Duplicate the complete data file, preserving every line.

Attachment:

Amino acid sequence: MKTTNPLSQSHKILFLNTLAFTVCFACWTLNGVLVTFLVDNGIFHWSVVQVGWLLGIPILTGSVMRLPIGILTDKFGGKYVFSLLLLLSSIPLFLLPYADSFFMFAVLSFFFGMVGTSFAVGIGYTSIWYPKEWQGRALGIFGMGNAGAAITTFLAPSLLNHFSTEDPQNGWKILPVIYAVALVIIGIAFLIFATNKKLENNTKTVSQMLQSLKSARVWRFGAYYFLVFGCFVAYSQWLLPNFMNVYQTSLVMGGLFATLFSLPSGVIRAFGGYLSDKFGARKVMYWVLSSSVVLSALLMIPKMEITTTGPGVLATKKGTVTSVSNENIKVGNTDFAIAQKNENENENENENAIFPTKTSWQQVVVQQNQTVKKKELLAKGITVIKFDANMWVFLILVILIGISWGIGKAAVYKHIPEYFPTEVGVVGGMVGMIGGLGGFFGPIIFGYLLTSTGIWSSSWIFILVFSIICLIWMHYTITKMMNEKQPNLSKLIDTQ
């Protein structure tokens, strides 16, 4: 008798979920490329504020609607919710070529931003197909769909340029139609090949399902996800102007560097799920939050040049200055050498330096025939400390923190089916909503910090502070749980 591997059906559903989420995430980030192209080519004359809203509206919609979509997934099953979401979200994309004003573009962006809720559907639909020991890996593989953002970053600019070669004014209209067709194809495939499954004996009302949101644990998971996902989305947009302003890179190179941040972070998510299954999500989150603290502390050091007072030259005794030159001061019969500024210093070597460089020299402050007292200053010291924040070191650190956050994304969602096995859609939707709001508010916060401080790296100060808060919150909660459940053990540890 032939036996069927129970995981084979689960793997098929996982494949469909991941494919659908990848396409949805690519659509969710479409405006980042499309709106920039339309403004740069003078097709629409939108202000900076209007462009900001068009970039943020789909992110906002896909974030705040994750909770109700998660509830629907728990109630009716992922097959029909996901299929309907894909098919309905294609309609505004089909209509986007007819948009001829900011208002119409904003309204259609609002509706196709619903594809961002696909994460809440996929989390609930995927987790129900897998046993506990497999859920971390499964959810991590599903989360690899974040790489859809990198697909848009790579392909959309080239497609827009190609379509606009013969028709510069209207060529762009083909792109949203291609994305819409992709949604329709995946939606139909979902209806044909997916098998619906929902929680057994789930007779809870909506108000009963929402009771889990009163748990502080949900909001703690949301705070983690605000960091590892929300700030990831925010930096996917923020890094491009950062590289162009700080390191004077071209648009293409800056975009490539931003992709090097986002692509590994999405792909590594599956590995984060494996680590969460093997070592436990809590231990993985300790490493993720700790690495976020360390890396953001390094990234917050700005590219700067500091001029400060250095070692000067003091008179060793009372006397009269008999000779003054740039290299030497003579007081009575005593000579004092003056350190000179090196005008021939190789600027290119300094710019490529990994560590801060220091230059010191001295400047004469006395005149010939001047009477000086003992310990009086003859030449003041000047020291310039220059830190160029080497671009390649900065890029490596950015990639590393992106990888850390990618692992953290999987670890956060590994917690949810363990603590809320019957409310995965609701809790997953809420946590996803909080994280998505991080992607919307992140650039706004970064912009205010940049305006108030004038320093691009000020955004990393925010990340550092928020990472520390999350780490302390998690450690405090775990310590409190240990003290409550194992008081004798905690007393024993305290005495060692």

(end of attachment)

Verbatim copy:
Amino acid sequence: MKTTNPLSQSHKILFLNTLAFTVCFACWTLNGVLVTFLVDNGIFHWSVVQVGWLLGIPILTGSVMRLPIGILTDKFGGKYVFSLLLLLSSIPLFLLPYADSFFMFAVLSFFFGMVGTSFAVGIGYTSIWYPKEWQGRALGIFGMGNAGAAITTFLAPSLLNHFSTEDPQNGWKILPVIYAVALVIIGIAFLIFATNKKLENNTKTVSQMLQSLKSARVWRFGAYYFLVFGCFVAYSQWLLPNFMNVYQTSLVMGGLFATLFSLPSGVIRAFGGYLSDKFGARKVMYWVLSSSVVLSALLMIPKMEITTTGPGVLATKKGTVTSVSNENIKVGNTDFAIAQKNENENENENENAIFPTKTSWQQVVVQQNQTVKKKELLAKGITVIKFDANMWVFLILVILIGISWGIGKAAVYKHIPEYFPTEVGVVGGMVGMIGGLGGFFGPIIFGYLLTSTGIWSSSWIFILVFSIICLIWMHYTITKMMNEKQPNLSKLIDTQ
């Protein structure tokens, strides 16, 4: 008798979920490329504020609607919710070529931003197909769909340029139609090949399902996800102007560097799920939050040049200055050498330096025939400390923190089916909503910090502070749980 591997059906559903989420995430980030192209080519004359809203509206919609979509997934099953979401979200994309004003573009962006809720559907639909020991890996593989953002970053600019070669004014209209067709194809495939499954004996009302949101644990998971996902989305947009302003890179190179941040972070998510299954999500989150603290502390050091007072030259005794030159001061019969500024210093070597460089020299402050007292200053010291924040070191650190956050994304969602096995859609939707709001508010916060401080790296100060808060919150909660459940053990540890 032939036996069927129970995981084979689960793997098929996982494949469909991941494919659908990848396409949805690519659509969710479409405006980042499309709106920039339309403004740069003078097709629409939108202000900076209007462009900001068009970039943020789909992110906002896909974030705040994750909770109700998660509830629907728990109630009716992922097959029909996901299929309907894909098919309905294609309609505004089909209509986007007819948009001829900011208002119409904003309204259609609002509706196709619903594809961002696909994460809440996929989390609930995927987790129900897998046993506990497999859920971390499964959810991590599903989360690899974040790489859809990198697909848009790579392909959309080239497609827009190609379509606009013969028709510069209207060529762009083909792109949203291609994305819409992709949604329709995946939606139909979902209806044909997916098998619906929902929680057994789930007779809870909506108000009963929402009771889990009163748990502080949900909001703690949301705070983690605000960091590892929300700030990831925010930096996917923020890094491009950062590289162009700080390191004077071209648009293409800056975009490539931003992709090097986002692509590994999405792909590594599956590995984060494996680590969460093997070592436990809590231990993985300790490493993720700790690495976020360390890396953001390094990234917050700005590219700067500091001029400060250095070692000067003091008179060793009372006397009269008999000779003054740039290299030497003579007081009575005593000579004092003056350190000179090196005008021939190789600027290119300094710019490529990994560590801060220091230059010191001295400047004469006395005149010939001047009477000086003992310990009086003859030449003041000047020291310039220059830190160029080497671009390649900065890029490596950015990639590393992106990888850390990618692992953290999987670890956060590994917690949810363990603590809320019957409310995965609701809790997953809420946590996803909080994280998505991080992607919307992140650039706004970064912009205010940049305006108030004038320093691009000020955004990393925010990340550092928020990472520390999350780490302390998690450690405090775990310590409190240990003290409550194992008081004798905690007393024993305290005495060692």